I think it’s fun to share our testimonies with those that have Been There and those that are Getting There. (Not entirely easy though. I still get nervous when I’ve been asked to share at a formal-ish event). The excitement comes in knowing who you are speaking to and who is listening; it’s a harvest ripe for the picking. You get to be a witness to the Holy Spirit moving deeply in people’s hearts. It is really very cool. But I think there is a third and fourth group that ‘hear’ our adoption testimony I hadn’t really given thought to until recently:

A few weeks ago, a sweet Korean mother signaled us across the foyer at church giving me the “we are a Down syndrome family too!” double chin bob-eyebrow rise. I was thrilled to meet another family like us, especially with a 4 year old boy (it was a serious kiss-fest with those boys outside the welcome desk!). We exchanged notes and when I asked if they were new to our church (it’s a big church…easy to miss people), she shared this in her broken English:

“For a long time after our son was born, we didn’t know how to live a normal life. We didn’t know anyone who was like us, but two and a half years ago some friends invited us to this church. We sat in the back and then we saw you and your son dancing during worship. When he fell asleep in your arms and you kept worshiping, I knew we would be OK.”

She smiled sheepishly. I cried and our boys kept making out. I had no idea we were being watched. I wasn’t sharing our story, I wasn’t testifying, we were just being a family in God’s presence (a brand new family at that time, who, frankly, takes up a lot of space during worship). We have plenty of formal opportunities to share our story, to be on display and Praise the Lord for His goodness in our unique family, but for the Holy Spirit to use us to speak to a struggling biological family when we didn’t even know it kinda melted me: an Asian momma with a beautiful baby boy with Down syndrome, overwhelmed with what the future would hold for her family saw hope through my adoption family. Four and a half years ago, half way across the world another Asian momma was in the same place…was there anyone to ‘speak’ to her then? Is anyone speaking to her now?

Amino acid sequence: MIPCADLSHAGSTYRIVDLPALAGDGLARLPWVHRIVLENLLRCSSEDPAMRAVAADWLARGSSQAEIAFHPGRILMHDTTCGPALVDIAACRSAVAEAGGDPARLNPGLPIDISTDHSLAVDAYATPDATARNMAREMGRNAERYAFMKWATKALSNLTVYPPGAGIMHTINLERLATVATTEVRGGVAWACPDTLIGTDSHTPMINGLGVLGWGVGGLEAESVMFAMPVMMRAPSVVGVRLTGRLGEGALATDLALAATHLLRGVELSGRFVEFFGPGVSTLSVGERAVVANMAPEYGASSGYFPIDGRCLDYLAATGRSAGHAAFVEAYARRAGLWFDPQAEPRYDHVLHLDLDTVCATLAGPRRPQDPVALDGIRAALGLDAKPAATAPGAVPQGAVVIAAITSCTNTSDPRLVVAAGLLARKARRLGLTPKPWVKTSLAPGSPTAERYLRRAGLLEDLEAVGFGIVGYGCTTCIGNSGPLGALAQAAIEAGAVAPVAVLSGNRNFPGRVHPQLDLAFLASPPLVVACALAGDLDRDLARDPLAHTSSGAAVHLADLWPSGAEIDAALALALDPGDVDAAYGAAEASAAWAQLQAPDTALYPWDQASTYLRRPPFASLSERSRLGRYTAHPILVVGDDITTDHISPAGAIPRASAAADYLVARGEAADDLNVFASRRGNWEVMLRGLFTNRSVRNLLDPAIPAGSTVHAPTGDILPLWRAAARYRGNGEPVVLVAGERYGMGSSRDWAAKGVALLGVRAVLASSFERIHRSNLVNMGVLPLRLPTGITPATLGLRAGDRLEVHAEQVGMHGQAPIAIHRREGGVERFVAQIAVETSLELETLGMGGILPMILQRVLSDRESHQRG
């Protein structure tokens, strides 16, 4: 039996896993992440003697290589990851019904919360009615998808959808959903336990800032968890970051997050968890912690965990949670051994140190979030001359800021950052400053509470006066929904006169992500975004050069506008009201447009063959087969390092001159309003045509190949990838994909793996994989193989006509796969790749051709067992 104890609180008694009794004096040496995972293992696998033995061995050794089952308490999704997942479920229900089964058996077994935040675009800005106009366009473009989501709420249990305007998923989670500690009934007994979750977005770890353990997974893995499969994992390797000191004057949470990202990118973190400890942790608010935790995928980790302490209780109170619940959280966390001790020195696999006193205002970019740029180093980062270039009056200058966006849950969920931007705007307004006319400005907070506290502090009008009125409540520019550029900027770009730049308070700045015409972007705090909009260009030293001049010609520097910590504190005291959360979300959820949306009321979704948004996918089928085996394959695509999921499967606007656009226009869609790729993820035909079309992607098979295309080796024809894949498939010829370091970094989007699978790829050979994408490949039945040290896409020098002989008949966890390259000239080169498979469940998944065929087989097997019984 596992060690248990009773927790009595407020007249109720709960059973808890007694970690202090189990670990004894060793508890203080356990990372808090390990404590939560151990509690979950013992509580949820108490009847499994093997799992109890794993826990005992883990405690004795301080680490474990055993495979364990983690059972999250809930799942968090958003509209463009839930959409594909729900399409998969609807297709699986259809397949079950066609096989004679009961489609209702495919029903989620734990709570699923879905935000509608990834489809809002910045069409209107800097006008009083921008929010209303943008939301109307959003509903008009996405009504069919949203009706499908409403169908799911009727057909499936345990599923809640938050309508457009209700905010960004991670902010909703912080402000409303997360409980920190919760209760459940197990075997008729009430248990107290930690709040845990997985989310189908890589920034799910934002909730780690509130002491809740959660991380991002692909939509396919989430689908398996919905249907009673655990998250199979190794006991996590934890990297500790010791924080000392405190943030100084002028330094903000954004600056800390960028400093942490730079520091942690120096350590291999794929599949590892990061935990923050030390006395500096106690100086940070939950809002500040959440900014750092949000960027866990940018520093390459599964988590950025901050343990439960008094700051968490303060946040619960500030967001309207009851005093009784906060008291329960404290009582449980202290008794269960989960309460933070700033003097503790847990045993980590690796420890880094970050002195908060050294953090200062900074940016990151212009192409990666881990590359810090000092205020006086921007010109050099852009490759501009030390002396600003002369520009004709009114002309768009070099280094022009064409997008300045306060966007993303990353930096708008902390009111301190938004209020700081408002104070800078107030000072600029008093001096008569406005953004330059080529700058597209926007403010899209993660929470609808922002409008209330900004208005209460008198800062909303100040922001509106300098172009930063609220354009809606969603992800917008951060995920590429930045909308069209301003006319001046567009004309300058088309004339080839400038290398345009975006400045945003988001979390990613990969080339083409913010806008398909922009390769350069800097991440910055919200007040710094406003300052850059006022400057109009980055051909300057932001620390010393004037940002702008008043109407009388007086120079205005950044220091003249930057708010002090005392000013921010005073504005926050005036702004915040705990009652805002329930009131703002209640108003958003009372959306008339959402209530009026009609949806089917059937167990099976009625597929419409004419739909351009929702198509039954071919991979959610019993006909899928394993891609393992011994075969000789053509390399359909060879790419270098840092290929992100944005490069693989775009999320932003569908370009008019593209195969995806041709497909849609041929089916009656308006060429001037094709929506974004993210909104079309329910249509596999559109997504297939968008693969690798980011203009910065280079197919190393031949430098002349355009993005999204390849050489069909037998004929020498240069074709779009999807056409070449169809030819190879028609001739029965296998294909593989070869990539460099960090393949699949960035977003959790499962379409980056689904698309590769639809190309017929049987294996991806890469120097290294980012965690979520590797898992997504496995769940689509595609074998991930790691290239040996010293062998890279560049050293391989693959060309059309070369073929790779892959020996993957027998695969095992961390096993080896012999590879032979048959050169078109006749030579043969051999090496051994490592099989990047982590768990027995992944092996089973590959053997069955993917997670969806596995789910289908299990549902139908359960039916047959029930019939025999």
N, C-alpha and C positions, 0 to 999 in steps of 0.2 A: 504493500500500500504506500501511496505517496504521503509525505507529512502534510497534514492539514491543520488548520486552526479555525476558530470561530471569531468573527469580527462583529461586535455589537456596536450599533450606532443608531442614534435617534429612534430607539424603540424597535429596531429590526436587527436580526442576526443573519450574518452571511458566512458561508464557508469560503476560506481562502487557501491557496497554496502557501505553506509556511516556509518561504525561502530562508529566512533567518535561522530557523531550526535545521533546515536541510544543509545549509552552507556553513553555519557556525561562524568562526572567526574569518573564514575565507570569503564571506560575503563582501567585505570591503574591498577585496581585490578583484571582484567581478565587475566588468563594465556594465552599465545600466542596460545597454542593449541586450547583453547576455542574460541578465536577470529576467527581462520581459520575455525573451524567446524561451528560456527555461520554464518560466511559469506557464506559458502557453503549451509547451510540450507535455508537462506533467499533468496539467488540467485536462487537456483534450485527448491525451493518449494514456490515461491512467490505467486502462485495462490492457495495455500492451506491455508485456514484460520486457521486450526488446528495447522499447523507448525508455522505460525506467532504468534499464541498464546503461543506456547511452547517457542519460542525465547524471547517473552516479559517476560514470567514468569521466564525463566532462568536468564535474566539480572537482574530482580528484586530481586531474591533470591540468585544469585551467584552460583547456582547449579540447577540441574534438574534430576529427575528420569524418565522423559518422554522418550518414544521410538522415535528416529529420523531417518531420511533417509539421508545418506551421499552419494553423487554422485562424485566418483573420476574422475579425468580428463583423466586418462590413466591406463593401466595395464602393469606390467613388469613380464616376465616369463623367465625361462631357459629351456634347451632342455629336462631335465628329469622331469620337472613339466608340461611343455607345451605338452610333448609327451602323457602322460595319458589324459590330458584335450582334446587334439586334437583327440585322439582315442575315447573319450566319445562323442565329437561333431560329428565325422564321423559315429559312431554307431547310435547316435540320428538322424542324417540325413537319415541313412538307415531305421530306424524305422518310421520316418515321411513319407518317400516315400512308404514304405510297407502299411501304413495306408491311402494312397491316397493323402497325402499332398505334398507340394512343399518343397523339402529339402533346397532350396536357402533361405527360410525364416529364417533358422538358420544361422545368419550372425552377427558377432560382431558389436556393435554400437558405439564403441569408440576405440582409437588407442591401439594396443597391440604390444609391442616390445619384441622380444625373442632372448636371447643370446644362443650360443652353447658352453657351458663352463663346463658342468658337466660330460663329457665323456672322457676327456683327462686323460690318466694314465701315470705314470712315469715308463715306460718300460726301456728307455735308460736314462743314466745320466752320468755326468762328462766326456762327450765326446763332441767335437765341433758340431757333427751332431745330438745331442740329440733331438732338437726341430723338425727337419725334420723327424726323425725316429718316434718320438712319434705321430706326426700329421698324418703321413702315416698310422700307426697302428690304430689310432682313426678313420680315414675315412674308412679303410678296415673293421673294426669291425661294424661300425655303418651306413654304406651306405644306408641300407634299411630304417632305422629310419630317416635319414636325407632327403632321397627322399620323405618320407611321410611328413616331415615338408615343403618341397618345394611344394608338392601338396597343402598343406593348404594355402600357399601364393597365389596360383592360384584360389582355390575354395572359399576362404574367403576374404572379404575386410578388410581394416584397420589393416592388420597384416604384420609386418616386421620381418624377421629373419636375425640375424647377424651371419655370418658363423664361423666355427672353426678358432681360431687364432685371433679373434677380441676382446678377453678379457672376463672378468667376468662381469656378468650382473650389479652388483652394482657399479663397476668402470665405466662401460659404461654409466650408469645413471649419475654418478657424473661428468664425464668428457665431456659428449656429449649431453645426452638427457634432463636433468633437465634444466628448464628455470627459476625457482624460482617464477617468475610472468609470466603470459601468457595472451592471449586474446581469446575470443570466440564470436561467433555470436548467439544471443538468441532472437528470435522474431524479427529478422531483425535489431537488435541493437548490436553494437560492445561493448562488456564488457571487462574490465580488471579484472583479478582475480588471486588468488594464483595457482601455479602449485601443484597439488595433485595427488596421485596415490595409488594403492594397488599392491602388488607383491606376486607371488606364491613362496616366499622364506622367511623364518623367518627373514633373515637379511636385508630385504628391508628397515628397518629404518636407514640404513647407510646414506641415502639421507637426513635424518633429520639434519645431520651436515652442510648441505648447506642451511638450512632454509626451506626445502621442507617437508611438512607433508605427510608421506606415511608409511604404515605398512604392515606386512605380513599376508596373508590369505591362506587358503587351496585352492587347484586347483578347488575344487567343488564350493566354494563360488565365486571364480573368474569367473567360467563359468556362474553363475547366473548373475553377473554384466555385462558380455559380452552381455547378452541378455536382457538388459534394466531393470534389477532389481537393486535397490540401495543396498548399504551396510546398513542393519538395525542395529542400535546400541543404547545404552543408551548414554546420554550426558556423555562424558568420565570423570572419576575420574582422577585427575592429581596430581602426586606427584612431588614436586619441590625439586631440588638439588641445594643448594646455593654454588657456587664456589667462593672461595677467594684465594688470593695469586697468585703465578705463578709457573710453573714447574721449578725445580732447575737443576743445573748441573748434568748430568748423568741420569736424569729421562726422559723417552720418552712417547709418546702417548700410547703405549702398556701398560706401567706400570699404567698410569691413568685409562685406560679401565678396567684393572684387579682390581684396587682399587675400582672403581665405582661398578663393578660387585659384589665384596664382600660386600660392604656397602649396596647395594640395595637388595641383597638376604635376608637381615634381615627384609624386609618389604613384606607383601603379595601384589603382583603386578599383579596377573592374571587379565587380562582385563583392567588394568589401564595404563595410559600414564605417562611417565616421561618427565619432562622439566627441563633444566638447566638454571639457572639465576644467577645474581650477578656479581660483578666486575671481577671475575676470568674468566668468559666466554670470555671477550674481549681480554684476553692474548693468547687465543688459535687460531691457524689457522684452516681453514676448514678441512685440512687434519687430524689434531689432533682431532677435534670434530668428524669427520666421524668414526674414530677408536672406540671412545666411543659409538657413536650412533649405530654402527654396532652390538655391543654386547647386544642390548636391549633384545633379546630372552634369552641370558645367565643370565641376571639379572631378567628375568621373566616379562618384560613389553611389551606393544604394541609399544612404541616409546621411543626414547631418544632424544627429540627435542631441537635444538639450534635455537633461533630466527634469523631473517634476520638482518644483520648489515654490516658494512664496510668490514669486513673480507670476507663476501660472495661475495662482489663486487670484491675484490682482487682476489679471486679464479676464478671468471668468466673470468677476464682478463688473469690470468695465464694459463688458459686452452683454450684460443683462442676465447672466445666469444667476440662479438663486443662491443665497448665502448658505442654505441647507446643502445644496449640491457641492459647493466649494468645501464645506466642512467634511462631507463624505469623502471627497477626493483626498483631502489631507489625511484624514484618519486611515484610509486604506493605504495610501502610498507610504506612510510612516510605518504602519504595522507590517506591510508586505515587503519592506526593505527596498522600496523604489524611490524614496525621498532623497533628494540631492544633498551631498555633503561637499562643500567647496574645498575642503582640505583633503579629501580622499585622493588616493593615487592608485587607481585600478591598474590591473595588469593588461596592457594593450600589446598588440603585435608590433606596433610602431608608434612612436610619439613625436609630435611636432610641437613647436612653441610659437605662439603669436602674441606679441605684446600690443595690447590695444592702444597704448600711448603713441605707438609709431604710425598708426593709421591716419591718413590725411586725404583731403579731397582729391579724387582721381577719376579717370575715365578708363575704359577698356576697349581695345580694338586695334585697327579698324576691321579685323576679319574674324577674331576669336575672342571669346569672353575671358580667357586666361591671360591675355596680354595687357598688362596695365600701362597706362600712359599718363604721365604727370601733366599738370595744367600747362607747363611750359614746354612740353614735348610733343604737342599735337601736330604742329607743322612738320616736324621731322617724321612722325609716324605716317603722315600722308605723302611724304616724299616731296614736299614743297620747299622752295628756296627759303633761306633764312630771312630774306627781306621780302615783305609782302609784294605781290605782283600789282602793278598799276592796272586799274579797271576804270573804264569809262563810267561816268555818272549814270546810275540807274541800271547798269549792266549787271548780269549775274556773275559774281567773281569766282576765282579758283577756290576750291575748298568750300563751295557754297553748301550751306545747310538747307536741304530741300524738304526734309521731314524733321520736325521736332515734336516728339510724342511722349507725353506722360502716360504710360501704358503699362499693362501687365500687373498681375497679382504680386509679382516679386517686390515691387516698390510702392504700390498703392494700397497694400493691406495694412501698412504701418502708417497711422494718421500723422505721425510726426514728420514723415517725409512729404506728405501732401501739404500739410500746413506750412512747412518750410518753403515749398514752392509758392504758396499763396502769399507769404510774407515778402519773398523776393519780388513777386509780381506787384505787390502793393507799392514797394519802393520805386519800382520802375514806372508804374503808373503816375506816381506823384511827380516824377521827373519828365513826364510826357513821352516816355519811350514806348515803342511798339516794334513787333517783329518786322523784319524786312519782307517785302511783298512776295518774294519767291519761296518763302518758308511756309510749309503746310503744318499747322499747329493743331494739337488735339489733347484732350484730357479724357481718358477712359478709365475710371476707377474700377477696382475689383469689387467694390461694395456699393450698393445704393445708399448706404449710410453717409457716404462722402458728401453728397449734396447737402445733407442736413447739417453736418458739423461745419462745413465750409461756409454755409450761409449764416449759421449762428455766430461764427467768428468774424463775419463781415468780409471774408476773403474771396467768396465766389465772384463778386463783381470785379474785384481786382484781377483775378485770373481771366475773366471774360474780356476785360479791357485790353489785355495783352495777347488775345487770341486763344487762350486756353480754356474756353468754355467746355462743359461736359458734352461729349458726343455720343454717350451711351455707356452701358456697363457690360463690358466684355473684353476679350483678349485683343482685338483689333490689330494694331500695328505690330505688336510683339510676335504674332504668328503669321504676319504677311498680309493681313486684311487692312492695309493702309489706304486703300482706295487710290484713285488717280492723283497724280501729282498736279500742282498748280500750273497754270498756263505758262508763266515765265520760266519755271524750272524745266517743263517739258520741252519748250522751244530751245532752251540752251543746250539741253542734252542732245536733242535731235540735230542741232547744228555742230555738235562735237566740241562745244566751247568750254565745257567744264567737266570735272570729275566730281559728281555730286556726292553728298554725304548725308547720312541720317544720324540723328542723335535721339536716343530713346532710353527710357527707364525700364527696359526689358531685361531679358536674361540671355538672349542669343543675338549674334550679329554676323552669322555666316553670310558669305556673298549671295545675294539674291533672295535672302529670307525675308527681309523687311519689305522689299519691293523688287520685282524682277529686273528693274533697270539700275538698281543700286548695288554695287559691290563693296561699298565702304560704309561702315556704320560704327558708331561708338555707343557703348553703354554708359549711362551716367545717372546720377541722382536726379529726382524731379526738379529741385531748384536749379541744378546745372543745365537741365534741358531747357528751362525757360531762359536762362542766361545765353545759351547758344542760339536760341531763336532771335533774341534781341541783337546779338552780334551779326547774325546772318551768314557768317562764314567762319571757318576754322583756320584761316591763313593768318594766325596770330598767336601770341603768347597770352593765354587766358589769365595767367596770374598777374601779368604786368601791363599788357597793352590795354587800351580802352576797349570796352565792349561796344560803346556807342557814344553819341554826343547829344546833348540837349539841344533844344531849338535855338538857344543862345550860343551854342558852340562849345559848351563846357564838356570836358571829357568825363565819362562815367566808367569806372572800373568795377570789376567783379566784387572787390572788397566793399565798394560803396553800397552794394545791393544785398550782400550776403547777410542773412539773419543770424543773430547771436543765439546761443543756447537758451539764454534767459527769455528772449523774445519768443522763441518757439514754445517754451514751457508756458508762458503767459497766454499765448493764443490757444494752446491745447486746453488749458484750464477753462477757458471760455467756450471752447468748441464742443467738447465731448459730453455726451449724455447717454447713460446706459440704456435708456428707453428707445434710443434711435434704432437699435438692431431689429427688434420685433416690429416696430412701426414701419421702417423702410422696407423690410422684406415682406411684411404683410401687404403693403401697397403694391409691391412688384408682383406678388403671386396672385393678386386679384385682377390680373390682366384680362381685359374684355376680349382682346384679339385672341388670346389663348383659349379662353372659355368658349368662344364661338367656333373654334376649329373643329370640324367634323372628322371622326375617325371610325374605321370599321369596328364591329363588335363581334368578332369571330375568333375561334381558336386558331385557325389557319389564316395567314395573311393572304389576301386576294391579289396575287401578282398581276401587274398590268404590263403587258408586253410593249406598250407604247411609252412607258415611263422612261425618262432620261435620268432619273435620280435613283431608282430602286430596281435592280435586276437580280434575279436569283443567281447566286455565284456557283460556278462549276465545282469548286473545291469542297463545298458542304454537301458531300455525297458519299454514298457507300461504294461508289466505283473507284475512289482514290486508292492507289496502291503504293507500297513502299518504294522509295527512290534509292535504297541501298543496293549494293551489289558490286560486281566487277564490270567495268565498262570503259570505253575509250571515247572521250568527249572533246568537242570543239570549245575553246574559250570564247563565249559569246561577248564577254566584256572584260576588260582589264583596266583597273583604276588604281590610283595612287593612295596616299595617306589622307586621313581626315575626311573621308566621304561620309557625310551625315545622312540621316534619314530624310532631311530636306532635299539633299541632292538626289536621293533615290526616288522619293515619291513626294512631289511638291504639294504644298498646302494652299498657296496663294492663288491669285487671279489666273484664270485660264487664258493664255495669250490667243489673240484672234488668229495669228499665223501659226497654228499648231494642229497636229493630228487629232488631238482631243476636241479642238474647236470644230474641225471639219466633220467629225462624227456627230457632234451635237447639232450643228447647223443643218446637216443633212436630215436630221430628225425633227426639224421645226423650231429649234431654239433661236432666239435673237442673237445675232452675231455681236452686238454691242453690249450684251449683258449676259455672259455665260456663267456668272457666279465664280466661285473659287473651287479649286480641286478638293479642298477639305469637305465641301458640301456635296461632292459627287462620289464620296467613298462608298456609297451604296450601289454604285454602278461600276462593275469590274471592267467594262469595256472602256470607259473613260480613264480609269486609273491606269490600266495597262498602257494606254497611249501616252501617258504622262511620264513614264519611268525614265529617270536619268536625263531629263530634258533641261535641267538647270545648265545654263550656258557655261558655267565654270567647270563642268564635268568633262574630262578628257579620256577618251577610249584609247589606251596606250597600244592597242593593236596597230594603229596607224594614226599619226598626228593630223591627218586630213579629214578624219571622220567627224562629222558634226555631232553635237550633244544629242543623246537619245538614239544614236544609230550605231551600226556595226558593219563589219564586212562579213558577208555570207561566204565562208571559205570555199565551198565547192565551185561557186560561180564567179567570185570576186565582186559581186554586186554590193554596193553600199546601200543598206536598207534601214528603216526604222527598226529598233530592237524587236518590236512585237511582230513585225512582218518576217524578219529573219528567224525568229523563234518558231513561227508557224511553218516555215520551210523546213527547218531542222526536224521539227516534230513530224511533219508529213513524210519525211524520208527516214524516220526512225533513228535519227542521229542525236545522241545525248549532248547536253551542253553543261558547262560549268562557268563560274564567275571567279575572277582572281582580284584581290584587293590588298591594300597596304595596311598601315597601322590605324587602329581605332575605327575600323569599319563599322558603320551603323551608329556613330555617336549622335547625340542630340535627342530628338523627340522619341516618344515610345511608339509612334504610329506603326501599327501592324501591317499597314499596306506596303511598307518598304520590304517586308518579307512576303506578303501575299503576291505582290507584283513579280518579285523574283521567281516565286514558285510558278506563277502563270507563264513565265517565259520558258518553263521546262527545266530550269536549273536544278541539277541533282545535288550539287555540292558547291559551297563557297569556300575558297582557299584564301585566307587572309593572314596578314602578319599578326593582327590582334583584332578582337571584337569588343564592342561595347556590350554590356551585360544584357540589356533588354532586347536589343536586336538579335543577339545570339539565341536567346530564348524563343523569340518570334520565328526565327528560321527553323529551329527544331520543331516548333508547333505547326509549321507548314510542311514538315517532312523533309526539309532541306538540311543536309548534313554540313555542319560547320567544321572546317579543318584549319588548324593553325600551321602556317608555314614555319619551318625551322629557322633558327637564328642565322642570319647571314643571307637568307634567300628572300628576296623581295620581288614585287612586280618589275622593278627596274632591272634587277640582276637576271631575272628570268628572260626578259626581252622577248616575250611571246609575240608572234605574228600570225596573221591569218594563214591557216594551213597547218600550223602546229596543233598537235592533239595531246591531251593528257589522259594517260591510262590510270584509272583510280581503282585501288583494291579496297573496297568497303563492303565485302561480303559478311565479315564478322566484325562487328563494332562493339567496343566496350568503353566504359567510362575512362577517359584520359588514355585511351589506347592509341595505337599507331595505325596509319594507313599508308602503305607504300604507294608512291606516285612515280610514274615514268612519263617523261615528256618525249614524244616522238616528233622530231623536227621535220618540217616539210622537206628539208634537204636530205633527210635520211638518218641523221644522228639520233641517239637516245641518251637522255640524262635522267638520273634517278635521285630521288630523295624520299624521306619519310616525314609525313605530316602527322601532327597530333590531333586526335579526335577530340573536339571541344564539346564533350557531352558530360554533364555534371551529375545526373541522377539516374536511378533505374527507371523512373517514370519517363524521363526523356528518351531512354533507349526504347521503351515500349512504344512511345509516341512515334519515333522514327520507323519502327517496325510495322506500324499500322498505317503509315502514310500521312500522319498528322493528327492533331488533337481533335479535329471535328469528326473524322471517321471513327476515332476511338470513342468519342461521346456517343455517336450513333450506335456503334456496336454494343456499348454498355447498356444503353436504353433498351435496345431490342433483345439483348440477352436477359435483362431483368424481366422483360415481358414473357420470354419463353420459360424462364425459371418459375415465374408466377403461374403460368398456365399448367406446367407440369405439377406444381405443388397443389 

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Friends, our adoption testimonies are awesome. They speak life and faith and encouragement to each other and to those not yet on our journey. We should be excited and prepared to share ALL that the Lord has done to redeem. Stand up and share your story to small groups or large; write your testimony down (perhaps via an encouragement ministry like No Hands But Ours), show your witness through visual media. Be actively prepared to preach God’s love through your adoption story in every ripe season.

But also, be prepared out of season… to be watched in the quiet moments by the listeners that hear and see the hope that saturates our walks through special needs adoption. Maybe that is the most precious of testimonies… the ones we don’t know we are giving to those who need to hear it most: to the biological family new to special needs who needs to know there can be success.

And to the sweet birth mothers who unknowingly surround us, maybe whose heart is desperate to know her birth child is loved and thriving, somewhere; that her decision at the time was a good one for her and her child. Oh, that we can be a living word of encouragement to them: the unexpected testimony of hope for those we don’t know are listening.

– photo by Tish Goff

Adopting a Child with Kassanbach Merritt Syndrome

May 20, 2015 by nohandsbutours 1 Comments